Blog 118: 3.8.11 - 3.9.4

Christians are not the only ones who have discussed the virtue of patience. But what distinguishes biblical teaching from that of the philosophers is the grand sense of purpose and design. 

Granted pagan philosophers at times saw that affliction tests us--but to what glorious end? By contrast the Christian sees in affliction both the righteousness of God (I deserve affliction) and the purpose of God (suffering leads to glory; affliction has a purpose in the divine economy for my salvation).

Only this perspective, says Calvin, can bring a truly quiet and thankful mind. But there is more--for Calvin always has surprises for those who have mis-read him:  "thanksgiving can come forth only from a cheerful and happy heart."  May we say, on this basis, that Calvinism--which claim to point firmly to the biblical basis for thankfulness--is always meant to produce cheerful and happy Christians. What else?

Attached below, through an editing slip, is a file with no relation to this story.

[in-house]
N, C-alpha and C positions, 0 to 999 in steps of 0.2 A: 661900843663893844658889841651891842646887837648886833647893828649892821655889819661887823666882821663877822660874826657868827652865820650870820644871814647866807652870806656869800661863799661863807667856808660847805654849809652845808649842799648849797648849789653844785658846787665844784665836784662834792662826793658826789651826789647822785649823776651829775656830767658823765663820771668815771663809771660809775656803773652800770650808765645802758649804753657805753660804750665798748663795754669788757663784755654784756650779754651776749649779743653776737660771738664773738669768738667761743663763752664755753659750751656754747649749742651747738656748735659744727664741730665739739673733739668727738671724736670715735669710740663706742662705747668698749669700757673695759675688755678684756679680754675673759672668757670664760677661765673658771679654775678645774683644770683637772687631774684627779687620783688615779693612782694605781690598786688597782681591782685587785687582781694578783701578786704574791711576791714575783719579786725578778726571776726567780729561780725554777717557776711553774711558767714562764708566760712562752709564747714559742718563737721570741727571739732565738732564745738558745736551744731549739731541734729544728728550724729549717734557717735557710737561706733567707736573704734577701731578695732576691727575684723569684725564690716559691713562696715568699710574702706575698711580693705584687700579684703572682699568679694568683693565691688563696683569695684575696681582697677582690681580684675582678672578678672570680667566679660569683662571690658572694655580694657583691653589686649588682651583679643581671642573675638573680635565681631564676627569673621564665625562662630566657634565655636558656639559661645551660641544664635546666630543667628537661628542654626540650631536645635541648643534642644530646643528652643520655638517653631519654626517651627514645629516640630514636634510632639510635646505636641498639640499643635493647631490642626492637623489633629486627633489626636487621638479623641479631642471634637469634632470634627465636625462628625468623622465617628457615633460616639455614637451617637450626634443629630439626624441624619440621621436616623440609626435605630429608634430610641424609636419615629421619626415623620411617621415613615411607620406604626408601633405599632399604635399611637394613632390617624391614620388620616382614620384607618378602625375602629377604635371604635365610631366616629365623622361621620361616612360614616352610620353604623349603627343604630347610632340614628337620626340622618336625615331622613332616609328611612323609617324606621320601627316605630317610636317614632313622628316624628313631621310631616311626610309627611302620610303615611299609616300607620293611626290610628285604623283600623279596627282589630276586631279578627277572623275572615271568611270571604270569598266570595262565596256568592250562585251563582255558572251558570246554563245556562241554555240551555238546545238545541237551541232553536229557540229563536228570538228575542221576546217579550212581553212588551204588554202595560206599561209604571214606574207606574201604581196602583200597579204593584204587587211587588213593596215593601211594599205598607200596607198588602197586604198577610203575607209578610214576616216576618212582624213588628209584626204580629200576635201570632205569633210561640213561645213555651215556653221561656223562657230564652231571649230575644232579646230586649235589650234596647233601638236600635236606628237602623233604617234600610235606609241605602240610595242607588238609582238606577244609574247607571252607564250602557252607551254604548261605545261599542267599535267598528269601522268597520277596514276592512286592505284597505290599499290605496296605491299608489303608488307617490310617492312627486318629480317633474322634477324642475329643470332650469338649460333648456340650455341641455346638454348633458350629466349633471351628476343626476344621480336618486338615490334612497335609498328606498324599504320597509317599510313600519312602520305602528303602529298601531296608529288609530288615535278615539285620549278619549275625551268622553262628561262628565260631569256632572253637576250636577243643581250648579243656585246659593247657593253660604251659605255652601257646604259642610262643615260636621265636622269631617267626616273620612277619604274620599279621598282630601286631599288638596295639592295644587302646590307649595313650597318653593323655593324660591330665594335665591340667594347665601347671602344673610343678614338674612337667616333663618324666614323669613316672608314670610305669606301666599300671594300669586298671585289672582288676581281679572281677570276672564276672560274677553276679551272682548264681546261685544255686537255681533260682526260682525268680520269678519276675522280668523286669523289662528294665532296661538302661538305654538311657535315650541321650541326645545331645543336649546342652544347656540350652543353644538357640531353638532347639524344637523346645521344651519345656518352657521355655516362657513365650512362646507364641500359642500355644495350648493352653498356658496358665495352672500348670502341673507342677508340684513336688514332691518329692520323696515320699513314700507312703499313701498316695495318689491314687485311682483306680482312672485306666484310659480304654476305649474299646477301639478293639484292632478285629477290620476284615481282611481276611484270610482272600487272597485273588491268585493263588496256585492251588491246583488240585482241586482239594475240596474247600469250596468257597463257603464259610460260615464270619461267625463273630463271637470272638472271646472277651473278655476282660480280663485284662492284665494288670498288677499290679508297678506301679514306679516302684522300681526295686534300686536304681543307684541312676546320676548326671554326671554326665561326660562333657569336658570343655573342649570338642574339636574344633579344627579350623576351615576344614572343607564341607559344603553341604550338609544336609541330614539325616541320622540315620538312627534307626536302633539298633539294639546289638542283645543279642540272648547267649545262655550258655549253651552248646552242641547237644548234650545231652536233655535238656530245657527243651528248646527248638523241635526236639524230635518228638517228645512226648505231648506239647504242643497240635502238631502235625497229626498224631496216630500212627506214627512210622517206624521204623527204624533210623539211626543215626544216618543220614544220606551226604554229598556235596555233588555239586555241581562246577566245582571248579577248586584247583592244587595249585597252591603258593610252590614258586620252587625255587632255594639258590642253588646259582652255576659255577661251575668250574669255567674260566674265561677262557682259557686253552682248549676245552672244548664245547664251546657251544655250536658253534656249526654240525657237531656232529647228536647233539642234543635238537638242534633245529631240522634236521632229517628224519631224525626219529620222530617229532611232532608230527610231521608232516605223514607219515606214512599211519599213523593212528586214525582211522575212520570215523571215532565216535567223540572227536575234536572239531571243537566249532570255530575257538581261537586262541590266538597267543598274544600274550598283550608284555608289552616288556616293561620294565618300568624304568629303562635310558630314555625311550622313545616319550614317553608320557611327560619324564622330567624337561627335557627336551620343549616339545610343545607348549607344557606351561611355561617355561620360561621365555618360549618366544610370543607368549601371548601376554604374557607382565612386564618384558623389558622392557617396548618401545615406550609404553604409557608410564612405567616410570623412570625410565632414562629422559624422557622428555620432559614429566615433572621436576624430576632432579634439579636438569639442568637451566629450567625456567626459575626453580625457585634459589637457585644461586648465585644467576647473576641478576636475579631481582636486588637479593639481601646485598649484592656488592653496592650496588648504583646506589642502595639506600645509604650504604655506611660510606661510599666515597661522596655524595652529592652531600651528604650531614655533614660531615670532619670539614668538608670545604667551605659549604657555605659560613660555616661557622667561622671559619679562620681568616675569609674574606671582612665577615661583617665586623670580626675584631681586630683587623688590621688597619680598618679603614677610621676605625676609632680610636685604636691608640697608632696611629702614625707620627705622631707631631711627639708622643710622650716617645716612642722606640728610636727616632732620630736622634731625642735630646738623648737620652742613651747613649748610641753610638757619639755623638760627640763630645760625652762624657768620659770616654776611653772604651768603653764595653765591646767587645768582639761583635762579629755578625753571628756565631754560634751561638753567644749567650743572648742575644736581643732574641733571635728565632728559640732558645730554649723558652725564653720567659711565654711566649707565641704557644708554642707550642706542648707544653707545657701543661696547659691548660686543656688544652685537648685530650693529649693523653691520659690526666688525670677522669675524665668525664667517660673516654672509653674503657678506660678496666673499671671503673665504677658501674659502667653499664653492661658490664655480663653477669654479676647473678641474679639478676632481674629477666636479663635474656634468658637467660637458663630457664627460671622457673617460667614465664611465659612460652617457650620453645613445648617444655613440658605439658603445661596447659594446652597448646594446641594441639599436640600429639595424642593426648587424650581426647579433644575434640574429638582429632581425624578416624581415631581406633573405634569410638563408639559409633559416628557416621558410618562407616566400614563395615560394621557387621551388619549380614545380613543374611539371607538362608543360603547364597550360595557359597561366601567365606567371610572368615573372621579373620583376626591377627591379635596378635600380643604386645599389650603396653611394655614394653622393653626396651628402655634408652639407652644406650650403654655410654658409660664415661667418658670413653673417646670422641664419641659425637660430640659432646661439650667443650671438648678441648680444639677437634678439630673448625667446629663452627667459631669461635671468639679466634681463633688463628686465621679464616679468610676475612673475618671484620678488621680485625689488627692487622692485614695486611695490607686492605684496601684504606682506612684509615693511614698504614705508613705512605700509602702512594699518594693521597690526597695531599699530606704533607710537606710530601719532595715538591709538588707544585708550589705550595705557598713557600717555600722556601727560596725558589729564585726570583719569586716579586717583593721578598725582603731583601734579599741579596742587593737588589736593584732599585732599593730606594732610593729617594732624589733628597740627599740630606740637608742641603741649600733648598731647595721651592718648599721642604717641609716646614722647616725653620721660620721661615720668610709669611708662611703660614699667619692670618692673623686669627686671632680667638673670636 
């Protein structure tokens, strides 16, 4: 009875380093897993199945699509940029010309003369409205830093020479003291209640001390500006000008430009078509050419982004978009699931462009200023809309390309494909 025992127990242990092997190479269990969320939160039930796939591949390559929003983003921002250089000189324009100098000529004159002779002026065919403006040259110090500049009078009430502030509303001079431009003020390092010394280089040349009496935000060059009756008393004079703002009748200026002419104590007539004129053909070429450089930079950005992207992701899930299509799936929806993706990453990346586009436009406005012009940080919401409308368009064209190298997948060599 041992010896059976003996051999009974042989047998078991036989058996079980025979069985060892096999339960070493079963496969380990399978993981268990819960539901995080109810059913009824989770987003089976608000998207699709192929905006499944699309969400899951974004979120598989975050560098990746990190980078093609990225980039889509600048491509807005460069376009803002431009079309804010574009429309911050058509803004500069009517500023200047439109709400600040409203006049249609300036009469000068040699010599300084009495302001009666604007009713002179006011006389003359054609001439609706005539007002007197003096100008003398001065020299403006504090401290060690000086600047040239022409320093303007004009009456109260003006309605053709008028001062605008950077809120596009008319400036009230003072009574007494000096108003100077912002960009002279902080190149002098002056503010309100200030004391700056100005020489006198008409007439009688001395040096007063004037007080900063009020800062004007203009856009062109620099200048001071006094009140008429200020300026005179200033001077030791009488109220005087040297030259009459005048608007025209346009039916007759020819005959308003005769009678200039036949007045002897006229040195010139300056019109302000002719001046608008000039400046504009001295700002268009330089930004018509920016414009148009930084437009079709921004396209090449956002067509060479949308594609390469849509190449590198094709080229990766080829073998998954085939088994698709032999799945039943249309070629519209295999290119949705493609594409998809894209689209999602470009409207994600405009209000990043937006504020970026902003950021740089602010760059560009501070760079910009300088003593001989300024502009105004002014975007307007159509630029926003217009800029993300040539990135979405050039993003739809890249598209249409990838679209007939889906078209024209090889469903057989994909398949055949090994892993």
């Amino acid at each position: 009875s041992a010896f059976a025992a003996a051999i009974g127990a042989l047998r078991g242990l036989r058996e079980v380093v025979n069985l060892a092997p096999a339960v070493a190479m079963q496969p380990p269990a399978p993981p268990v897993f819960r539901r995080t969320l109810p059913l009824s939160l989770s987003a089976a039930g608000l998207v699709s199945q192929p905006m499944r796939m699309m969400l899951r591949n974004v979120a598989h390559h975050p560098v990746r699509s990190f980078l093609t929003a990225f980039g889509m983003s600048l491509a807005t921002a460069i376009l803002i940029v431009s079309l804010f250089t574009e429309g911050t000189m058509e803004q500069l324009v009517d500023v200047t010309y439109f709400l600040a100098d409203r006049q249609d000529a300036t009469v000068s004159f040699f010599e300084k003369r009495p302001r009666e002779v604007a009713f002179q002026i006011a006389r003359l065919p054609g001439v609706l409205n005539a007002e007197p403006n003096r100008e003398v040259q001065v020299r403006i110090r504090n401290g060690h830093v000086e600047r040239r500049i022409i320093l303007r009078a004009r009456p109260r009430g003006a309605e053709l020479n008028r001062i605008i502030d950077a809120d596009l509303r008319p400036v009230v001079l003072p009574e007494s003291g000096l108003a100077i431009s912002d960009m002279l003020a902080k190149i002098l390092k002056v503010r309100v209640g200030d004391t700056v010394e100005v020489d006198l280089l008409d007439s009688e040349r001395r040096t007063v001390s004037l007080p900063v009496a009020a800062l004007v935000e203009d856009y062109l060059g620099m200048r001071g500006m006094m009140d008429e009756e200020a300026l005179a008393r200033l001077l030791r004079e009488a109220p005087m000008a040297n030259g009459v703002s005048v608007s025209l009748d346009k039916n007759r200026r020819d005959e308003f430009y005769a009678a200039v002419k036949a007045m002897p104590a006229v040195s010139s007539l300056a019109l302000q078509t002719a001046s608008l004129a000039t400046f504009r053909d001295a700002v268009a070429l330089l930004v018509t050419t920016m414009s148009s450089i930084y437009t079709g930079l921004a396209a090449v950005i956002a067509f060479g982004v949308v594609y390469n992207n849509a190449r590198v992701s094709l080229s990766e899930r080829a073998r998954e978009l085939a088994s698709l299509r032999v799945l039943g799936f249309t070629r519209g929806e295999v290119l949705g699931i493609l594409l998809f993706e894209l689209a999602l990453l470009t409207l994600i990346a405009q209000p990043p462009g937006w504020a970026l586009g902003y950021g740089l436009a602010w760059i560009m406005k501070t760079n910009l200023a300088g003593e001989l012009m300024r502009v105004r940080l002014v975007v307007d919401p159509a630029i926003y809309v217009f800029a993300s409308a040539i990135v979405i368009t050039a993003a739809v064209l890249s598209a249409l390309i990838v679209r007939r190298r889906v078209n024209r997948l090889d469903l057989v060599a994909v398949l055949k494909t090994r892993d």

But the patient believer is so because he has a radically different perspective on life, or, we might say, on death. Looking to the glorious future promised to him in the gospel he learns to disdain the present life by comparison.

This is far from Stoicism, for it is the disposition of the person who has a "cheerful and happy heart." Rather it is the perspective of the person who has seen through the dazzle of this world's riches and recognized that they are empty.  Look at life through the lenses of its innumerable miseries and we realize we live in Vanity Fair.  This is not a world of final happiness--for the simple reason it is not the final world on which the believer sets his sights.
 Calvin speaks about "contempt" for the present world.  Is that not too strong? Certainly some have thought so.   But perhaps they have never stood on the same ground as Calvin as they have assessed this world:

"If heaven is our homeland, what else is the earth but our place of exile?

What indeed?  Wise words from a man who spent more than half his life in exile!